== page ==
Exemptions boost Buffalo graduation rate

The pandemic forced the cancellation of Regents exams last year, which opened the door to many high school seniors graduating without having to pass the once-mandated tests

Buffalo School Superintendent Kriner Cash was ecstatic. The city’s high school graduation rate last year jumped 11.6 percent – eight times greater than the increase statewide. Cash proclaimed he was extraordinarily proud of the Class of 2020,” terming the increased graduation rate in the midst of the pandemic “a tremendous positive.”

Left unsaid: 22 percent of the graduating class – 423 students – was exempted from passing mandated Regents exams, which had been cancelled because of the pandemic. Instead, students needed only to receive a passing grade in their individual classes, and the district adopted a generous grading policy to help struggling students succeed.

“Those kind of grading policies are policies that help the school district,” said Sam Radford III, co-chair of We The Parents and immediate past president of the District Parent Coordinating Council in Buffalo. “It makes it seem like they’re accomplishing something.”


Exemptions at suburban, rural districts in WNY


District officials later acknowledged to Investigative Post the exemptions helped boost the graduation rate. But not by much.

“It’s a small factor compared to all of the work that had been done, the prep work that had been done in previous years,” said Toyia Wilson, associate superintendent of secondary school leadership.

She credits new innovative high schools, a focus on schools with low graduation rates and improved tracking of student achievement.

Buffalo’s increased graduation rate was the highest seen at a Big Five City School District and double that of neighboring Rochester. 


Dowdall discusses her reporting on WBEN


Buffalo’s graduation rate had inched up in previous years, from 63.8 percent in 2017, to 64.5 percent in 2018 and 64.7 percent in 2019. The rate for 2020 was 76.3 percent.

“That big a jump is so rare that it normally triggers an investigation, Radford said.

Many students at districts like Buffalo, where there are large minority and low-income populations, aren’t taking Regents exams until their senior year, said Dia Bryant, interim executive director at The Education Trust-New York, a nonprofit that advocates for educational justice for students.

That’s one reason why so many Buffalo students received exemptions, she said.

“The bottom line was they had way too many Regents to take in their 12th grade year such that they were not prepared if the Regents were cancelled,” Bryant said.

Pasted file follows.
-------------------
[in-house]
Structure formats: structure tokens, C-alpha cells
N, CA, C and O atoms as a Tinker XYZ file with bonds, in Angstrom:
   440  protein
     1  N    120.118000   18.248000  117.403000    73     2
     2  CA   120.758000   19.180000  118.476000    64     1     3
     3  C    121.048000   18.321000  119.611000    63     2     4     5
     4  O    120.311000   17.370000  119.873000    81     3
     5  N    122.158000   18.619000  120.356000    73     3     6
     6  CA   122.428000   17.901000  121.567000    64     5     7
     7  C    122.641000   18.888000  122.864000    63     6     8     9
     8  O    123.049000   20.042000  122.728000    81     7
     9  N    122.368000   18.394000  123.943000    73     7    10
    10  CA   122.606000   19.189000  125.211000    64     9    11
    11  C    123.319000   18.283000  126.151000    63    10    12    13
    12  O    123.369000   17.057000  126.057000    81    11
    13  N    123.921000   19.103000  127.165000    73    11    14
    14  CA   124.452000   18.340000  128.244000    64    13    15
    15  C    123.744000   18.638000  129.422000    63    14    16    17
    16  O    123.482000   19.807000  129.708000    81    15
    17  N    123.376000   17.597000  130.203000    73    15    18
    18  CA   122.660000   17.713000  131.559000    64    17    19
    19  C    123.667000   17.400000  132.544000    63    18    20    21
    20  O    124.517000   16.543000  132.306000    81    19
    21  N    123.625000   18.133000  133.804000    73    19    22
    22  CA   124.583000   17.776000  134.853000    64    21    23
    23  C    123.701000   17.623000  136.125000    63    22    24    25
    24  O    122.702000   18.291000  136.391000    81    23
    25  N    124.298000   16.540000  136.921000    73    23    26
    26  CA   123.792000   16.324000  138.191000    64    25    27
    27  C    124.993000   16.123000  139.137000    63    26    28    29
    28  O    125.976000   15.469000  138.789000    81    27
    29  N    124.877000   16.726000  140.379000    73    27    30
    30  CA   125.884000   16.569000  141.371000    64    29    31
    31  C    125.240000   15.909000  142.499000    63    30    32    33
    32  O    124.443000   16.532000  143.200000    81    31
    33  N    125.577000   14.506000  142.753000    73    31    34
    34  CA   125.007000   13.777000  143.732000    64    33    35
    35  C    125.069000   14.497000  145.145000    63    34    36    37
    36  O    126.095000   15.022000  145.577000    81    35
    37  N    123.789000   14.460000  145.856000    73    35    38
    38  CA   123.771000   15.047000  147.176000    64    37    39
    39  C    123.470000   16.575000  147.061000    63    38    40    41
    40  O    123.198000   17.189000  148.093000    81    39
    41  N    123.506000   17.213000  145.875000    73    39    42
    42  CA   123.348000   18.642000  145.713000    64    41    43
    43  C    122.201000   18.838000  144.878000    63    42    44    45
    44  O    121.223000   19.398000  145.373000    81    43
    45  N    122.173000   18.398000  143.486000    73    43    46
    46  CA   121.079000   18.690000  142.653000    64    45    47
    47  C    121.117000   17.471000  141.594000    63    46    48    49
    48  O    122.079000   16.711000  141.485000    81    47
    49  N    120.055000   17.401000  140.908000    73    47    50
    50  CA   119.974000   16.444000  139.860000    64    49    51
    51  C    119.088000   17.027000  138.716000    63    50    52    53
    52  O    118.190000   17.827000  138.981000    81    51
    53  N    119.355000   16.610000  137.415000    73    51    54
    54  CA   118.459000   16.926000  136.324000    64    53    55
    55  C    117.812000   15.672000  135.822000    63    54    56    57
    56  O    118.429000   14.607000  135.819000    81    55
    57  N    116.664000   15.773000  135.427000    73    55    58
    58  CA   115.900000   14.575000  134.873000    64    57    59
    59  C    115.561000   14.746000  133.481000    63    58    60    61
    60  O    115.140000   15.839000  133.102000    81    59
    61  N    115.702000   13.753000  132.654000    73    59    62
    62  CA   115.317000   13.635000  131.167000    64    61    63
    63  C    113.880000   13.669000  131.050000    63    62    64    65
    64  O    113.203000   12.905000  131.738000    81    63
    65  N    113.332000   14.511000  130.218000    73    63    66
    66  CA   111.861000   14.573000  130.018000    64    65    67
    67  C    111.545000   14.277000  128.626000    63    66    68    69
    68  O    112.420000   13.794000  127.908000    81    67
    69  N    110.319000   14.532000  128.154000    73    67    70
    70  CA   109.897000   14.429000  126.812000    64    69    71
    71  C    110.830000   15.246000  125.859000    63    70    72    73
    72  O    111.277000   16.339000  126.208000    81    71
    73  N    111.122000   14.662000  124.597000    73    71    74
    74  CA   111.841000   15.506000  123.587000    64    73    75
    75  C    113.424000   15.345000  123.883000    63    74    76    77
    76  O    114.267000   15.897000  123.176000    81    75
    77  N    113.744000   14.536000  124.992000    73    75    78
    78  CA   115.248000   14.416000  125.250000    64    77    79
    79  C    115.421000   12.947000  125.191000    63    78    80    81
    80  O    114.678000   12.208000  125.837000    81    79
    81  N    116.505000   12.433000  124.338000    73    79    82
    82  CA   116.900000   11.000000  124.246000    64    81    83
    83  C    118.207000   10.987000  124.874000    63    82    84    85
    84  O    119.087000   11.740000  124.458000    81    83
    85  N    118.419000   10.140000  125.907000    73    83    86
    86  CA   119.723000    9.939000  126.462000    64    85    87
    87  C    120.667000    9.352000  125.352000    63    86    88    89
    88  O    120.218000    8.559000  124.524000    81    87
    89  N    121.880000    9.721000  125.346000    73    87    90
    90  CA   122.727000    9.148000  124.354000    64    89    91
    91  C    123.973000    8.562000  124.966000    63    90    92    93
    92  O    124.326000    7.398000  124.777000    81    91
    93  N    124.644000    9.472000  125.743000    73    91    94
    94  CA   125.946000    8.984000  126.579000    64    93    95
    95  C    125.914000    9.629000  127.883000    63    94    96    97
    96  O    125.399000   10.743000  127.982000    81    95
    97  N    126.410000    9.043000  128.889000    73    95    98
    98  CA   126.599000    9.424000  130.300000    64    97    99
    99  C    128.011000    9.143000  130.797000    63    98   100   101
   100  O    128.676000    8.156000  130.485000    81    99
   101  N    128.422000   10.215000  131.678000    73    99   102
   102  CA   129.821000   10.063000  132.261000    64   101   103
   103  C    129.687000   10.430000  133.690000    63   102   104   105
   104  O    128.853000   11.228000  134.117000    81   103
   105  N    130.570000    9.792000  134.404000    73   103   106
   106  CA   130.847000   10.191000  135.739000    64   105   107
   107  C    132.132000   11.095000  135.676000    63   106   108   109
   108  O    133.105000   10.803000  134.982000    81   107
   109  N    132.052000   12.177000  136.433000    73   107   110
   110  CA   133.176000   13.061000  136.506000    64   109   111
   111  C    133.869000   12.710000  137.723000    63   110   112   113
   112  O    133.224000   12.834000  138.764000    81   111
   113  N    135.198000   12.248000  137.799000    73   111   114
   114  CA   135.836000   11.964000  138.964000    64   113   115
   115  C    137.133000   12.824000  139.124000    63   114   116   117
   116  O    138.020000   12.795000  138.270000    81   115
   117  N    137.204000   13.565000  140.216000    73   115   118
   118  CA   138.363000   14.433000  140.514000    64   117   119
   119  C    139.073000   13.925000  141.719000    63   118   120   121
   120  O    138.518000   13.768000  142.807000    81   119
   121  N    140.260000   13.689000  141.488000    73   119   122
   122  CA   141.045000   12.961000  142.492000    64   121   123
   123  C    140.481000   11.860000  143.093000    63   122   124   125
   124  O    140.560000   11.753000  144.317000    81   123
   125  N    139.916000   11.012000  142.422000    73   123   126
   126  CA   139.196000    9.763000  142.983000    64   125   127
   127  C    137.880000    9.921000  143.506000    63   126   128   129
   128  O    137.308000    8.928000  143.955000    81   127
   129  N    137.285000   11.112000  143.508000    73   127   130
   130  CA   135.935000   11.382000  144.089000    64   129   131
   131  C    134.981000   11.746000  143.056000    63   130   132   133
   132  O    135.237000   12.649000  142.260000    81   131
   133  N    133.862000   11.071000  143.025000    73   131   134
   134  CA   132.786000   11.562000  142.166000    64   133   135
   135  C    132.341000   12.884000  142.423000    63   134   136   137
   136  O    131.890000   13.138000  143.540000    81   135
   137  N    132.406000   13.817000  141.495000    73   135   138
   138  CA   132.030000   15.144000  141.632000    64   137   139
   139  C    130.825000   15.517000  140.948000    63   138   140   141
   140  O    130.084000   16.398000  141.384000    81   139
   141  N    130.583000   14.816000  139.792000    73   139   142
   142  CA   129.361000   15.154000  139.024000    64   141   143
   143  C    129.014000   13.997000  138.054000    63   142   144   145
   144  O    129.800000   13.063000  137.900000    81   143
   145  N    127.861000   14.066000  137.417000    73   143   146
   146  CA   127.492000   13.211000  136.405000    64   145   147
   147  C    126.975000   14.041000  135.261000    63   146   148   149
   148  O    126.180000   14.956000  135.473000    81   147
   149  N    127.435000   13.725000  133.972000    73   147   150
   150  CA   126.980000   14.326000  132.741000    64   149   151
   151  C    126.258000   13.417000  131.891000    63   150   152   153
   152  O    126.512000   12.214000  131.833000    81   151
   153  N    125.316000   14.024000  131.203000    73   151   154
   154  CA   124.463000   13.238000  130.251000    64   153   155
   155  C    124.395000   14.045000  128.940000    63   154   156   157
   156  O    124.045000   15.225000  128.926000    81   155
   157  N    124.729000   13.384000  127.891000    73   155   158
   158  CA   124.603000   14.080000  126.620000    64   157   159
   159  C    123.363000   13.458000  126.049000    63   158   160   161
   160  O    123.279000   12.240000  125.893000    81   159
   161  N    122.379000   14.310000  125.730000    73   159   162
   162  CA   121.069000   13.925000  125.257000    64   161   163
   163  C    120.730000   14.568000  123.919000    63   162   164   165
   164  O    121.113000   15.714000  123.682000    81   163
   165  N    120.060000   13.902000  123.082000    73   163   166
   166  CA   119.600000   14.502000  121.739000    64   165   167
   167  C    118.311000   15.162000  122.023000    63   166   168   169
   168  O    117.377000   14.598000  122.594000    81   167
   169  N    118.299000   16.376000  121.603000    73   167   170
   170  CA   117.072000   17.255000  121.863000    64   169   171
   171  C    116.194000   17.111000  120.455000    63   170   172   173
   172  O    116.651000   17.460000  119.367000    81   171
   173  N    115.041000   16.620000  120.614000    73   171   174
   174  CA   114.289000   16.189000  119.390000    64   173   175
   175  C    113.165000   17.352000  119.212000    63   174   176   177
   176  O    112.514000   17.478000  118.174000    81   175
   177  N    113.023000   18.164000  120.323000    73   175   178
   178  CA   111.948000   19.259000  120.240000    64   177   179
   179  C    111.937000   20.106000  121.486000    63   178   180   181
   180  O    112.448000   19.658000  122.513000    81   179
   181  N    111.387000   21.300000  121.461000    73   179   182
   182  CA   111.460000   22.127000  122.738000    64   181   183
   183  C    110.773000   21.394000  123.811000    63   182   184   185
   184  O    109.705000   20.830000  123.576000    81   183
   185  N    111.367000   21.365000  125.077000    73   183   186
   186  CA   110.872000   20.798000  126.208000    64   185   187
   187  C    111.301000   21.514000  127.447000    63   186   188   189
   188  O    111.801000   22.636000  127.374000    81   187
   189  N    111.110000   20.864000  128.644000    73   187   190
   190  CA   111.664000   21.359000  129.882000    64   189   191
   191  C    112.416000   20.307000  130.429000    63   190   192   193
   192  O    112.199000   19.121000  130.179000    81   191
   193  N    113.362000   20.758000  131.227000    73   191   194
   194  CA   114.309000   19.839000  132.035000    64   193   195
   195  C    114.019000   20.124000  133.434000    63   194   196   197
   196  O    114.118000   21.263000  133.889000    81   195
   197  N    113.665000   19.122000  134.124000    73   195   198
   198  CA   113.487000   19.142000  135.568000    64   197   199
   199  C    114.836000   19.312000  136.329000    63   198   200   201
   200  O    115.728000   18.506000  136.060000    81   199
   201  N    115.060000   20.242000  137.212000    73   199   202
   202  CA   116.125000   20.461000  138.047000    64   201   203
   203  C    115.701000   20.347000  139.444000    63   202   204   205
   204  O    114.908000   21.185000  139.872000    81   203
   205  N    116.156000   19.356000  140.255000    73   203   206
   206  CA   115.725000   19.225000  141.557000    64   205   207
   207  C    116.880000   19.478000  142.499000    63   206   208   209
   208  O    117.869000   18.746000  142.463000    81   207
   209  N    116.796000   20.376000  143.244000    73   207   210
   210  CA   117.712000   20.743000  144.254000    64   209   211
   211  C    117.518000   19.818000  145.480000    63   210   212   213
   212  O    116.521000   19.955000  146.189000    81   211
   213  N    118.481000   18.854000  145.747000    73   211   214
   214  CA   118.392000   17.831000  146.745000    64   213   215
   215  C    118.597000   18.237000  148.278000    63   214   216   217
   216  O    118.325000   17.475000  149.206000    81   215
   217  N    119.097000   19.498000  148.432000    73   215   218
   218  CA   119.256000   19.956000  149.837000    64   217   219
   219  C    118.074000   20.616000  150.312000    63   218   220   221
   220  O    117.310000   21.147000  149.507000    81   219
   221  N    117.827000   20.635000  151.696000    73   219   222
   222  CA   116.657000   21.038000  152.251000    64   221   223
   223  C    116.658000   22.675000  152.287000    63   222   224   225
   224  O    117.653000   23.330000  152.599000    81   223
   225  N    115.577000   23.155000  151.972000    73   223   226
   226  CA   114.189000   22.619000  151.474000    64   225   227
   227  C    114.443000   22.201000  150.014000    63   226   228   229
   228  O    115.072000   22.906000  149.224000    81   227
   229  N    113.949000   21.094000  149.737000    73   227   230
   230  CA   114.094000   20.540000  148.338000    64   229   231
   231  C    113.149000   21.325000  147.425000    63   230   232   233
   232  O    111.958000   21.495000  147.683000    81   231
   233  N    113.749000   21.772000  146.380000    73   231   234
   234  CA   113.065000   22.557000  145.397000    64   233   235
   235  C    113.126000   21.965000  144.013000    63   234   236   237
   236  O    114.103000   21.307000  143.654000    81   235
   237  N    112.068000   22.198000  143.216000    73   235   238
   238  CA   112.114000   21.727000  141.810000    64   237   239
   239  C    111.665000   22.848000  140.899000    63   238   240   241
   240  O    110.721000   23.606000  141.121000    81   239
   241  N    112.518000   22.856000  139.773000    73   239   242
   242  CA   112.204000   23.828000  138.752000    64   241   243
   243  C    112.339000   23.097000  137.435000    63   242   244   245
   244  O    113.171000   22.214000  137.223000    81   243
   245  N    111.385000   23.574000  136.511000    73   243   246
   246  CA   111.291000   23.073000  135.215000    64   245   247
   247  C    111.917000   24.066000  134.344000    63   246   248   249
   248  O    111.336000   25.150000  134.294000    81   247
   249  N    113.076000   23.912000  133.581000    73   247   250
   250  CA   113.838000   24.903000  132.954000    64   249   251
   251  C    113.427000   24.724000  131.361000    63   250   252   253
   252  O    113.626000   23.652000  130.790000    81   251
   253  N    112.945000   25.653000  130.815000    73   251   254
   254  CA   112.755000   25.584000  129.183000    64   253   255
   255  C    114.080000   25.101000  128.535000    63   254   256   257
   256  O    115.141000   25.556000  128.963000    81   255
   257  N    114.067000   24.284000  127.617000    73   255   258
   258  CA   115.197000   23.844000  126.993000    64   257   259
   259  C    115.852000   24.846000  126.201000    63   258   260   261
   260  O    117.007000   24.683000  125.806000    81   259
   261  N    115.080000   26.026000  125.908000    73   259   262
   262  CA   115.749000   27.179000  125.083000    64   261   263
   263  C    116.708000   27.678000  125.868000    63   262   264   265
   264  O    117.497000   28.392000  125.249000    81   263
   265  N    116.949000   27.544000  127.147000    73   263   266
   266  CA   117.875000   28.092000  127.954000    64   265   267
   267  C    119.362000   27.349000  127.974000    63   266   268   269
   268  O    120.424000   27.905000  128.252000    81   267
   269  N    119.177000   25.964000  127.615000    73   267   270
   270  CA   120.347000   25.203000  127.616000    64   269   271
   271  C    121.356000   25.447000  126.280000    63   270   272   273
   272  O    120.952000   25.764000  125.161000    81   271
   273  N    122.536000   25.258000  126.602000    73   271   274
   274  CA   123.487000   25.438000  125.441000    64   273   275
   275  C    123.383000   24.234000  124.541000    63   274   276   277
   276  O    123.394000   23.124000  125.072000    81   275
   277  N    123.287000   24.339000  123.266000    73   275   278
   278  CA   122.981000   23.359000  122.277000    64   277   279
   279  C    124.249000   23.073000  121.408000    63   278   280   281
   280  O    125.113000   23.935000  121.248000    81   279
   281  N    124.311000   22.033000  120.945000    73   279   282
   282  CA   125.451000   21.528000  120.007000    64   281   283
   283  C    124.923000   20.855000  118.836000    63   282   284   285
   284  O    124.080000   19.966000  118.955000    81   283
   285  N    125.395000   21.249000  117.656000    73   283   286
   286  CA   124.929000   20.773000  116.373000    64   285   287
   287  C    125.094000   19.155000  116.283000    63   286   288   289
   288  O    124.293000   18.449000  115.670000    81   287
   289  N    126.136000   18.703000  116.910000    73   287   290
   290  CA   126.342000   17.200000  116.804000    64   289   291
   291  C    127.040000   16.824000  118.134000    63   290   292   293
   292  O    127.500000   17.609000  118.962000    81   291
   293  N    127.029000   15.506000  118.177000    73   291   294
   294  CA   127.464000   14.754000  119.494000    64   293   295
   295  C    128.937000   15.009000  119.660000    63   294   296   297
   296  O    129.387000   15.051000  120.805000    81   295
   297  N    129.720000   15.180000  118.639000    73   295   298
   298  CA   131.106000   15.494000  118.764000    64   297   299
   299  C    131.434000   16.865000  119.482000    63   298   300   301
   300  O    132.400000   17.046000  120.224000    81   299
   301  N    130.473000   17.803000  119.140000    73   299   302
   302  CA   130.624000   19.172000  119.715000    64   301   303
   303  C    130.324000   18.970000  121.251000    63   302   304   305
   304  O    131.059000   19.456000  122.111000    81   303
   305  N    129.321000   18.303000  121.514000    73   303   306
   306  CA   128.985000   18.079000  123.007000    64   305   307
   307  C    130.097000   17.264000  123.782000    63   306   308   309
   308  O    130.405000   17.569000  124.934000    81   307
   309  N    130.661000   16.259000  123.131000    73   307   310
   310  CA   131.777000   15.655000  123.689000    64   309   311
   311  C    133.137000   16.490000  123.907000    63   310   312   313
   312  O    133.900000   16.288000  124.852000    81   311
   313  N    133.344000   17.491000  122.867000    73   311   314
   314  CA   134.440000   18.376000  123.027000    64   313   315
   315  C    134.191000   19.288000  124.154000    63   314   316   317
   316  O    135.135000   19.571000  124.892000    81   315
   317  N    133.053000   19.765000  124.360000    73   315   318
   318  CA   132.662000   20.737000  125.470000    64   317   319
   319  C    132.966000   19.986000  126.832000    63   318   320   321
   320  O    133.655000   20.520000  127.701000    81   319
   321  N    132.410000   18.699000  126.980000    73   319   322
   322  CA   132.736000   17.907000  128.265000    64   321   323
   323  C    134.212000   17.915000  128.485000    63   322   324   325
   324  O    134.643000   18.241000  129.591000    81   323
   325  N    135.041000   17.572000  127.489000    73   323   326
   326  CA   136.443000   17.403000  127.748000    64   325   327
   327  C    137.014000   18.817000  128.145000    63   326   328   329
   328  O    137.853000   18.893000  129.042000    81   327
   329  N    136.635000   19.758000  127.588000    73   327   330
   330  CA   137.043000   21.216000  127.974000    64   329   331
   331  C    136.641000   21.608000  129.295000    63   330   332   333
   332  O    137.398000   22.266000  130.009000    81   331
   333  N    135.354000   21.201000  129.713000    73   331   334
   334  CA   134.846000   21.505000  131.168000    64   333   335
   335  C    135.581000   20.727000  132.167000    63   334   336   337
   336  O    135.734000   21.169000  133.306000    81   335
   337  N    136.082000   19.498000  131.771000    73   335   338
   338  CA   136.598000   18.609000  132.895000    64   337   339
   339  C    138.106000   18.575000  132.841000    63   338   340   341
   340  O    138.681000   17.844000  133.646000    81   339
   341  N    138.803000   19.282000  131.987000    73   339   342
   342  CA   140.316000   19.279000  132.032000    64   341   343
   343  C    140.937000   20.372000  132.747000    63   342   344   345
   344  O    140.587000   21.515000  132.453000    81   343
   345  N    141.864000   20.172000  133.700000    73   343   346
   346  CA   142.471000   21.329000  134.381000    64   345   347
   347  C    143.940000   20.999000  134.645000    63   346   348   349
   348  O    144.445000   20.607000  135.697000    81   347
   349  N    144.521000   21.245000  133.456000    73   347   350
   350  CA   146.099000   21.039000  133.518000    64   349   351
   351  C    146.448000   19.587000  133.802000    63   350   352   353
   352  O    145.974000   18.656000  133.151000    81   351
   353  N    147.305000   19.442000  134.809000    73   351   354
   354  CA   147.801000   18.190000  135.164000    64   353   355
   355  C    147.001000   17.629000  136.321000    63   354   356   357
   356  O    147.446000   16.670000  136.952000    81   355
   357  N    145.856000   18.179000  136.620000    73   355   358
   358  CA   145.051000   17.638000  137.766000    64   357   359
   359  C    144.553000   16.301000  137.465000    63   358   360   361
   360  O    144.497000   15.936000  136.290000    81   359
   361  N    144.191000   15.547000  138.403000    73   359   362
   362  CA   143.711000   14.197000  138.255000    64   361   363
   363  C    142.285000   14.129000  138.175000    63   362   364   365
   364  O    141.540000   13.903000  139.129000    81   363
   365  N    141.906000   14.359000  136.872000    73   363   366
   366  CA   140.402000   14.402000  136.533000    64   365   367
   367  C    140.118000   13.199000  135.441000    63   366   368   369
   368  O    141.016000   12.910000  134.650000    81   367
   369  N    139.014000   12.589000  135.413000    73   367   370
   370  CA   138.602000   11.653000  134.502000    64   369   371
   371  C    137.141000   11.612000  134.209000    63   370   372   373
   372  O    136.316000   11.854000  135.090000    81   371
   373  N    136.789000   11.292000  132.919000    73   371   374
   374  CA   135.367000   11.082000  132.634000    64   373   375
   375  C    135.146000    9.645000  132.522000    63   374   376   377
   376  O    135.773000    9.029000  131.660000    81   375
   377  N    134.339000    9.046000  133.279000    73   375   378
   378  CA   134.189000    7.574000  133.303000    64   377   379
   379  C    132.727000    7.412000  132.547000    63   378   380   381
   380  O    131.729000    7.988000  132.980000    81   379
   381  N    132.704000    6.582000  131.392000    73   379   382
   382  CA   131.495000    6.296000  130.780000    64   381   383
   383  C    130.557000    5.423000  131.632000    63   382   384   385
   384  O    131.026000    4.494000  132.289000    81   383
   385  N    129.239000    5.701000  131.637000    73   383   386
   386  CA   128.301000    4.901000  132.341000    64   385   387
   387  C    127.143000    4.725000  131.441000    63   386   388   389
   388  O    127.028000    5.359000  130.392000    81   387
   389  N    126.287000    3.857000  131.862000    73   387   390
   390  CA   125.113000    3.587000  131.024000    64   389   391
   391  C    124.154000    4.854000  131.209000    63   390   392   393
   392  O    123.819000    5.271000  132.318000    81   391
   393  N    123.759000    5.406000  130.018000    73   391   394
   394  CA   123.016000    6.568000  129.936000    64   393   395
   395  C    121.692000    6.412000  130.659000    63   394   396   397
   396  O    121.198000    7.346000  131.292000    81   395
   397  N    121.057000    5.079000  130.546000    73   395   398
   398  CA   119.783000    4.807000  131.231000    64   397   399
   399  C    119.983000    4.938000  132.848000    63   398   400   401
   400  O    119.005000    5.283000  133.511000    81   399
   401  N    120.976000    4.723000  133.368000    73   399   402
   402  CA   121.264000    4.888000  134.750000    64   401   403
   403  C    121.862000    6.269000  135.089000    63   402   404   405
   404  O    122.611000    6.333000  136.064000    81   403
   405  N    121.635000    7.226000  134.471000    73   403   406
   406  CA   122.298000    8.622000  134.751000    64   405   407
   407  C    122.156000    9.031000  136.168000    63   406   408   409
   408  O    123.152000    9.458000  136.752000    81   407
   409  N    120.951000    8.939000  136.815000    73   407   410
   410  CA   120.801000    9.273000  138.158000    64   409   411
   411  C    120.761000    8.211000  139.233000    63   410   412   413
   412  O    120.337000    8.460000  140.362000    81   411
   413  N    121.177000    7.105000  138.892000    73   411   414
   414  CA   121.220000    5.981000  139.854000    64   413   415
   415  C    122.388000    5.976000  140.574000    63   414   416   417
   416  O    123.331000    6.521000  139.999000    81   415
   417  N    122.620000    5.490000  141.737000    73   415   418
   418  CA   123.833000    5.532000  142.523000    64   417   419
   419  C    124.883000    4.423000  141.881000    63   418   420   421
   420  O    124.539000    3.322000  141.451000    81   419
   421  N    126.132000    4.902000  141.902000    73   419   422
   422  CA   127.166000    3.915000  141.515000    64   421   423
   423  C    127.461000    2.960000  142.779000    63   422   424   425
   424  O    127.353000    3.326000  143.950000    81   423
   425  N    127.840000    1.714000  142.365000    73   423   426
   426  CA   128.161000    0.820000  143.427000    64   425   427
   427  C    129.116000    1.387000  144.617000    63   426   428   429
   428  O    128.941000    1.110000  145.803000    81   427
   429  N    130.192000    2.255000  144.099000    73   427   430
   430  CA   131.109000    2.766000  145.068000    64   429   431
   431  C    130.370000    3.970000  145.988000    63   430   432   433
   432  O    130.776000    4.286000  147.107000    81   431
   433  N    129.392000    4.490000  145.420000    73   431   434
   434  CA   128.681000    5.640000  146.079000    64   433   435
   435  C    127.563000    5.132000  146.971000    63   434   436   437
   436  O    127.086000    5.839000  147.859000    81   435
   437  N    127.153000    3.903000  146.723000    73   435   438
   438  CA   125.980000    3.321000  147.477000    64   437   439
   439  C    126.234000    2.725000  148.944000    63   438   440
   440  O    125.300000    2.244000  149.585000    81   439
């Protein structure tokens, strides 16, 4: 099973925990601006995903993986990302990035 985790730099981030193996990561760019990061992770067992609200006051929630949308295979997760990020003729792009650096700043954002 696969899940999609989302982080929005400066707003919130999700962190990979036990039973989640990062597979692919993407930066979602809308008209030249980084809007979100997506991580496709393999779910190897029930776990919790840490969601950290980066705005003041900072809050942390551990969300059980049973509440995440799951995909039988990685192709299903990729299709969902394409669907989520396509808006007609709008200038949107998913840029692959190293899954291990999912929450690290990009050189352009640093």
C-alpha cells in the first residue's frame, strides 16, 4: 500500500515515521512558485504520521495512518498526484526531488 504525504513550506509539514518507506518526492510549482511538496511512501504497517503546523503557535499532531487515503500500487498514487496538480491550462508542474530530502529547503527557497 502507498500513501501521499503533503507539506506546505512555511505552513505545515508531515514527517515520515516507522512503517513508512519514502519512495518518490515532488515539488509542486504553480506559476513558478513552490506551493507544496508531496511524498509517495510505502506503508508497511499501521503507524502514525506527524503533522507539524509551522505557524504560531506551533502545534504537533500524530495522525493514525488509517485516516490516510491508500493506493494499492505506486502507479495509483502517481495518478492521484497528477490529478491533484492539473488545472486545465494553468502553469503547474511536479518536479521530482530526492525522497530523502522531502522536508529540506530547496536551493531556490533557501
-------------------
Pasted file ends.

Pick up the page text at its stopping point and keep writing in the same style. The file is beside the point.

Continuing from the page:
Exemptions statewide

A student must pass at least four Regents exams, one in each major subject area, to earn a high school diploma in New York state. The decision to cancel exams in June and August of last year posed a problem for seniors who had yet to take the required exams. 

The state’s solution? Grant exemptions. 

Instead, students only had to earn a passing grade in any class where they were required to take a Regents exam. Using that criteria, graduation rates grew statewide by 1.4 percent for the 2019-20 school year. 

The “exemptions were a factor in the increase,” the state education department said in a January press release, although it couldn’t say how much.

Buffalo’s 22 percent exemption rate, while higher than the state average of 12 percent, was substantially lower than in Rochester and Syracuse.


Exemptions granted in large urban districts

District Graduates % exemptions 2020 graduation rate
% change from 2019
Rochester 1,343 51 68.2 5.2
Syracuse 1,044 45 70.7 6.2
Buffalo 1,889 22 76.3 11.6
Yonkers 1,712 20 90.6 2.6
New York City 58,704 17 78.8 1.5
Statewide 171,672 12 84.8 1.4
Source: New York Department of Education.

High school seniors in larger urban districts and some other high-need systems accounted for a disproportionate number of students who received exemptions. Why? They’re more likely to wait until their senior year to take the required Regents exams.

“Many of our students are not taking Regents along the way from grades nine through 12, and something’s happening in the senior year where they have a lot to do.” Bryant said. “Last year we saw evidence of that and it is disproportionately the same groups of students.” 

Grading policy 

Buffalo schools closed their doors to in-person learning the middle of March last year because of the pandemic and shifted to distance learning. The state Department of Education announced in early April that it was cancelling Regents exams and would accept a passing class grade for purposes of graduation.